Since launching Pensa Systems out of stealth at NRF2019 one year ago, we’ve conducted multiple live deployments of our system, working with major retailers and CPG brands. We’ve piloted in multiple countries on multiple product categories and SKU formats in a variety of shelf conditions – including dry shelf, open and closed-air coolers – and in a variety of store formats.
As a result, we’ve amassed a significant amount of real-world shelf inventory data. The more we dig into this data, the more a few overarching themes become clear. First, retail inventory levels may be in many cases worse than industry estimates; that said, real-time tracking data itself offers the industry its best hope to reduce stockout rates and recapture lost revenue.
Here’s a bit more detail on our preliminary analysis.
OSA may be worse than expected. While industry best practice has long aspired to 98 percent on-shelf availability (OSA), we found in our deployments that the reality often is routinely averaging 90-96 percent, and in fact, stockouts can be up to 25%-30% percent – much higher than reported by inventory systems or the industry practice of “gunning the holes” to identify stockouts. There is also significant variability by store size, SKUs, manufacturers and individual store restocking processes.
“Hidden stockouts” represent up to 30 percent of the problem. Hidden stockouts refer to situations where an otherwise obvious gap from the stockout is “faced over” with an adjacent item or the wrong product, or where the desired product is actually in stock but hidden by other products in the wrong location, or only available in secondary locations but not where shoppers expect to find it. We may be the first to start to accurately quantify this particular part of the OSA problem, which we are finding can account for up to 30 percent or more of all stockouts.
Stores often understock their top-selling products. This has been one of the most surprising findings for brands and retailers, given how motivated both are to ensure popular products are always on the shelf. The unfortunate reality we found in many of our deployments, however, is that stockout rates are typically highest for top-selling products – often hitting 8 to 12 percent or more at many stores.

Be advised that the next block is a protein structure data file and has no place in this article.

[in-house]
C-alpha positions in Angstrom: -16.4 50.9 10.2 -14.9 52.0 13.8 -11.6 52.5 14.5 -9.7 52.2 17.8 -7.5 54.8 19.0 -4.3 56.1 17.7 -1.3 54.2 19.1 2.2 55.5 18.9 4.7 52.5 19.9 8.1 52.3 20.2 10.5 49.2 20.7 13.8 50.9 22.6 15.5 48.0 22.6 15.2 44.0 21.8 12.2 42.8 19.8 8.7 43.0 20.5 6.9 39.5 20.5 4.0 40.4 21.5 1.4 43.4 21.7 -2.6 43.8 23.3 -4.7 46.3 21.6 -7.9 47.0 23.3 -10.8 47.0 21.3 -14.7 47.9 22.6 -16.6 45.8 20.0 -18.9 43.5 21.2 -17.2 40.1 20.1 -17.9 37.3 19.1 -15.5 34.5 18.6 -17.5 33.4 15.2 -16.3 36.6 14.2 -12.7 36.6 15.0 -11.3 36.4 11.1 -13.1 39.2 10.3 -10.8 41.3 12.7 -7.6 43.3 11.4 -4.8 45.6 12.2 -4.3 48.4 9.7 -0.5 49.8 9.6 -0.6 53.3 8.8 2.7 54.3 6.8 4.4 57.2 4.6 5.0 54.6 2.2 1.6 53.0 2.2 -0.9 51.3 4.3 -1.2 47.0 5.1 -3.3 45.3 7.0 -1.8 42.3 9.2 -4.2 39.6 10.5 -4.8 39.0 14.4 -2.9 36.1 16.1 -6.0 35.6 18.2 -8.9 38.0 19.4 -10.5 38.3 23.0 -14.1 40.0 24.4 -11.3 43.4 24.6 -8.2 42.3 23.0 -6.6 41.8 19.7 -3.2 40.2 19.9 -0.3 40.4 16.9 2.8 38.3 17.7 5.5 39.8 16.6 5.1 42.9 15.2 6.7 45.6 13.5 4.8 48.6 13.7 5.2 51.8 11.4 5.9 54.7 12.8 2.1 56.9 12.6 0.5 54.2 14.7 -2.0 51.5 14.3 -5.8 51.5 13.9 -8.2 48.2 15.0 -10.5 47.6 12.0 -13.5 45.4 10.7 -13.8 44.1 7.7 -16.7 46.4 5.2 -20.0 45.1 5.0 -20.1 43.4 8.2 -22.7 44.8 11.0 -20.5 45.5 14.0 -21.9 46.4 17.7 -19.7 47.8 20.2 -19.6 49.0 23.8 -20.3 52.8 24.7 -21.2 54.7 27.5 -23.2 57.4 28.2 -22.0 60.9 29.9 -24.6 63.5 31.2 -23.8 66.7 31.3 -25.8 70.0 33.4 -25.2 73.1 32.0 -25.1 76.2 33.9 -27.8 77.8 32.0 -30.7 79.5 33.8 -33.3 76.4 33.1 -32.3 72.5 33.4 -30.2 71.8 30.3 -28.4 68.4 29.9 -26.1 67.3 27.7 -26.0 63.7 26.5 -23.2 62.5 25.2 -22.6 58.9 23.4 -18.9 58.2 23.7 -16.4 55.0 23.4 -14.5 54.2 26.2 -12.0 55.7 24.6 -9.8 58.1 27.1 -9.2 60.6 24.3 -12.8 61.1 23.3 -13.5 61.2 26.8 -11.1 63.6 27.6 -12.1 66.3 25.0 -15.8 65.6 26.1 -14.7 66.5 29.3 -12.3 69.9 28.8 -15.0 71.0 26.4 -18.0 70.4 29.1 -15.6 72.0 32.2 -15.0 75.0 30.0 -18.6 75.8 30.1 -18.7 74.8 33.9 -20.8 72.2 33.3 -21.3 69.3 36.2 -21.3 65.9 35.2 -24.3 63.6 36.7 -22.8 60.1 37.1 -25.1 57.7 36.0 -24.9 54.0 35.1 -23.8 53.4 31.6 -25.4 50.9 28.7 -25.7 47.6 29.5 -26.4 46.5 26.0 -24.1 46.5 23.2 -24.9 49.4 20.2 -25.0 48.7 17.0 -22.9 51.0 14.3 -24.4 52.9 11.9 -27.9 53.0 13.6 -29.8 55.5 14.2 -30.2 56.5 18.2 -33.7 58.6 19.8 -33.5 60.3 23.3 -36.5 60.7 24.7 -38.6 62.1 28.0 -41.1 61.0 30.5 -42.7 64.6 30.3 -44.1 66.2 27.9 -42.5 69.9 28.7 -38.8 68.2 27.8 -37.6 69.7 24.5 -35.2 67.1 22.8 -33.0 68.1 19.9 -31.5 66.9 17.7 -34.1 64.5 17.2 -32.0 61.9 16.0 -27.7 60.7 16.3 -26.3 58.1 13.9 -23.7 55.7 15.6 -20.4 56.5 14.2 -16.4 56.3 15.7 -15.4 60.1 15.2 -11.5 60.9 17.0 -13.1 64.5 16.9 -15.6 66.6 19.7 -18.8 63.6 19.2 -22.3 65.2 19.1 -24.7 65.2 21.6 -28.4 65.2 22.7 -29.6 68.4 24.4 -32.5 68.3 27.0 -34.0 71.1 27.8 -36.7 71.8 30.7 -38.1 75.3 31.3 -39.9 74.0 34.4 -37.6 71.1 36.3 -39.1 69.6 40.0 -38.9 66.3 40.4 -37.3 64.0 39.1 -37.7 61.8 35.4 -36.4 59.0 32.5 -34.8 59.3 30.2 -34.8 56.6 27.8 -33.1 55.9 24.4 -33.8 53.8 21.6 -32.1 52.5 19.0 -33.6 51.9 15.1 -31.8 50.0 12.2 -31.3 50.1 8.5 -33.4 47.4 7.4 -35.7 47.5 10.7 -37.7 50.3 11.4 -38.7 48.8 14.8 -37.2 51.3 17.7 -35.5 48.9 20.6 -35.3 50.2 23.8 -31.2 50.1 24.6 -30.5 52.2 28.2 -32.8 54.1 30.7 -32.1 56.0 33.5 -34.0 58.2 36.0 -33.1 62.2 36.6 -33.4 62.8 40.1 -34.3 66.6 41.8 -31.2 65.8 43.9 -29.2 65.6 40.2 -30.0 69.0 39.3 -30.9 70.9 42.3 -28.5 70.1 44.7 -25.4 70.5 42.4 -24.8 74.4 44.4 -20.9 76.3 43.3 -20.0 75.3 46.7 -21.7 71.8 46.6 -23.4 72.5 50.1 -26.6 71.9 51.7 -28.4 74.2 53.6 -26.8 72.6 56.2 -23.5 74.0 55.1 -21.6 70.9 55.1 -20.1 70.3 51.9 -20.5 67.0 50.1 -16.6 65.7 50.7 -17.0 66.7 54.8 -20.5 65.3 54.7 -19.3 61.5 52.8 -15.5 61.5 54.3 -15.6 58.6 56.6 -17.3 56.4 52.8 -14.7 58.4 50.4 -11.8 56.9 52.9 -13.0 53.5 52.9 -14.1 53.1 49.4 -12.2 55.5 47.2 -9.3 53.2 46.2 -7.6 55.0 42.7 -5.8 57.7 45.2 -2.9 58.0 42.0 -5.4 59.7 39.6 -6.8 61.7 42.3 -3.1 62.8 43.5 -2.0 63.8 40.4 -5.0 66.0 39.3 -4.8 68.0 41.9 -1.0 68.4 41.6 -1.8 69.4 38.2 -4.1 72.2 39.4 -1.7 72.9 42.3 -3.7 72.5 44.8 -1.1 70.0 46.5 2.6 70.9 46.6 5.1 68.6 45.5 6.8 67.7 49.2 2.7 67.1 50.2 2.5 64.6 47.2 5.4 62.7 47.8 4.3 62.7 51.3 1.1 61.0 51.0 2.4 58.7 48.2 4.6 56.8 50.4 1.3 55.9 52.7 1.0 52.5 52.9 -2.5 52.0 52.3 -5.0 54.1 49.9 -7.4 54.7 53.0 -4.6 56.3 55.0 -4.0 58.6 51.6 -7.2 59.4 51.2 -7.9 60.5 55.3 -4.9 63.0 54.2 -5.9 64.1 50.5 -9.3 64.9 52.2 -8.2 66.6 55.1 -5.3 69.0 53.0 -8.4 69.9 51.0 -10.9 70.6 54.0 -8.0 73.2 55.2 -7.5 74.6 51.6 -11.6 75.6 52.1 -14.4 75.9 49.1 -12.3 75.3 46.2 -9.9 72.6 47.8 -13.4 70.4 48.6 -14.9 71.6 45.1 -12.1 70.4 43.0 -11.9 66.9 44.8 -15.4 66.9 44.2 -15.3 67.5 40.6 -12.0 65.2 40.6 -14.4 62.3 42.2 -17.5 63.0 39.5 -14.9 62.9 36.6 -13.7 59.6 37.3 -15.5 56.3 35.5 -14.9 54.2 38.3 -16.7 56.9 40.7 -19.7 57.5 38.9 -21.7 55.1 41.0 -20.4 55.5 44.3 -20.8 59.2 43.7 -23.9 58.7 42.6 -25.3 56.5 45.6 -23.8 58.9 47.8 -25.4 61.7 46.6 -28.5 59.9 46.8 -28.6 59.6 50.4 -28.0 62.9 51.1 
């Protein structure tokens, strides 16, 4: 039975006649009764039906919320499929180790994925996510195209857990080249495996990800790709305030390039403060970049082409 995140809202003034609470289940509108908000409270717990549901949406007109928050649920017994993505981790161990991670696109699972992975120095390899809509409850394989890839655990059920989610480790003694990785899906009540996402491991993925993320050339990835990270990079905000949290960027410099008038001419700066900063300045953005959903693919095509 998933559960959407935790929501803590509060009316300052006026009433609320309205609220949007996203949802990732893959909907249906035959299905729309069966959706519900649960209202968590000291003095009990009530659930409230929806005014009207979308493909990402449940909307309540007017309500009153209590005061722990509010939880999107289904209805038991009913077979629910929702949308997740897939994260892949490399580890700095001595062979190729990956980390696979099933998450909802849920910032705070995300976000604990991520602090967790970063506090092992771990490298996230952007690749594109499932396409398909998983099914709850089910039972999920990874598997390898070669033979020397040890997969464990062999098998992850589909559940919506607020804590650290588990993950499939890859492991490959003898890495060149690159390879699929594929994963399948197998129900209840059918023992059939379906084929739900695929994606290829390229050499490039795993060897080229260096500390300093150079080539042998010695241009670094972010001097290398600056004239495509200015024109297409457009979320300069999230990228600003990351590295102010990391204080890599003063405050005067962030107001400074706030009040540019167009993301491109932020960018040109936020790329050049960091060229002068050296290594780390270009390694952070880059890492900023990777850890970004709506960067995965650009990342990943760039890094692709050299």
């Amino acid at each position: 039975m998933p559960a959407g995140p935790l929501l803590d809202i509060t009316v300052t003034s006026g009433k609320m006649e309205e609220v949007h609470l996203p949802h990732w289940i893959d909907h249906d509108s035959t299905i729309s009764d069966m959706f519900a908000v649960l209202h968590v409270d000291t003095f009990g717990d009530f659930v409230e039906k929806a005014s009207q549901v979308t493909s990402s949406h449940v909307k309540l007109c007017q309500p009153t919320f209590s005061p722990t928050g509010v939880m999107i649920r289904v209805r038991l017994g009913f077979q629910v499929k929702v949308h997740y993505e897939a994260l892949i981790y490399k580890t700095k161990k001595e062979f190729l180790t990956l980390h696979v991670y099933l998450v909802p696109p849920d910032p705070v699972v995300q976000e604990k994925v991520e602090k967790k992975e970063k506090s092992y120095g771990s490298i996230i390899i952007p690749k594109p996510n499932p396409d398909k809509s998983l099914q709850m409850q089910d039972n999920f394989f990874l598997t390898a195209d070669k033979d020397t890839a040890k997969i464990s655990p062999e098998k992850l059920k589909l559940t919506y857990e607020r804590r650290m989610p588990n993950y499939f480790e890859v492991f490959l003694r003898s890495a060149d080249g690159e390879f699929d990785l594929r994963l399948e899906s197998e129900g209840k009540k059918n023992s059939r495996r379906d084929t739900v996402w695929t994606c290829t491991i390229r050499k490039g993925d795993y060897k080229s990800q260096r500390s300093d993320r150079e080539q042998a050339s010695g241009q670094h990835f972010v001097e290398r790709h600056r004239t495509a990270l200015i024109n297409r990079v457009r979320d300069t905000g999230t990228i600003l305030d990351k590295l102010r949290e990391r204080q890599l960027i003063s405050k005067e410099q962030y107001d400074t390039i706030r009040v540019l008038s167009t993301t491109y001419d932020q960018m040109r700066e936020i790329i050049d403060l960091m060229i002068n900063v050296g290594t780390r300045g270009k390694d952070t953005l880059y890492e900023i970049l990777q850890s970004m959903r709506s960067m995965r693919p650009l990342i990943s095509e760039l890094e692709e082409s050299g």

Less popular products remain out-of-stock longer. Slower moving niche items on the shelf can be present to provide variety to the consumer. Ironically perhaps, hidden stockouts and inventory distortion conspire to cause these items to appear in stock and not selling, when in fact, they are out-of-stock and remain so undetected for long periods of time. Wrong conclusions can be self-perpetuating.
Small stores perform worse than average. While small stores obviously have less overall shelf space, they often stock too wide a variety in a desire to compete with larger stores and online retailers. Our initial analysis indicates this could very well be counter-productive, as it leads smaller stores to more frequently run out of top-selling products and exhibit high stockout rates overall.
Automated stockout detection can add 2-4 percent to the bottom line. The industry has long lacked consistent real-time shelf inventory data. But now that real-time tracking data is a viable possibility, our deployments have demonstrated that it can underpin quick wins and long-term improvements, allowing retailers to adjust inventory operations and brands to have more precise visibility across stores and categories.
Bottom line, retailer and brand assumptions about OSA rates are frequently off target because they don’t have the real-time, real-world data they need to better manage and optimize inventory turns. It’s well-known that stockouts result in lost revenue, lower profits and low customer satisfaction. But with access to the right data via intra-day scans and powerful analytics, retailers can improve store operations, inventory planning and planogram compliance, and brands can optimize their product allocations, category plans and supply chain delivery.
Moving into 2020, we’re excited to help more brands and retailers close the gap between inventory expectations and inventory reality.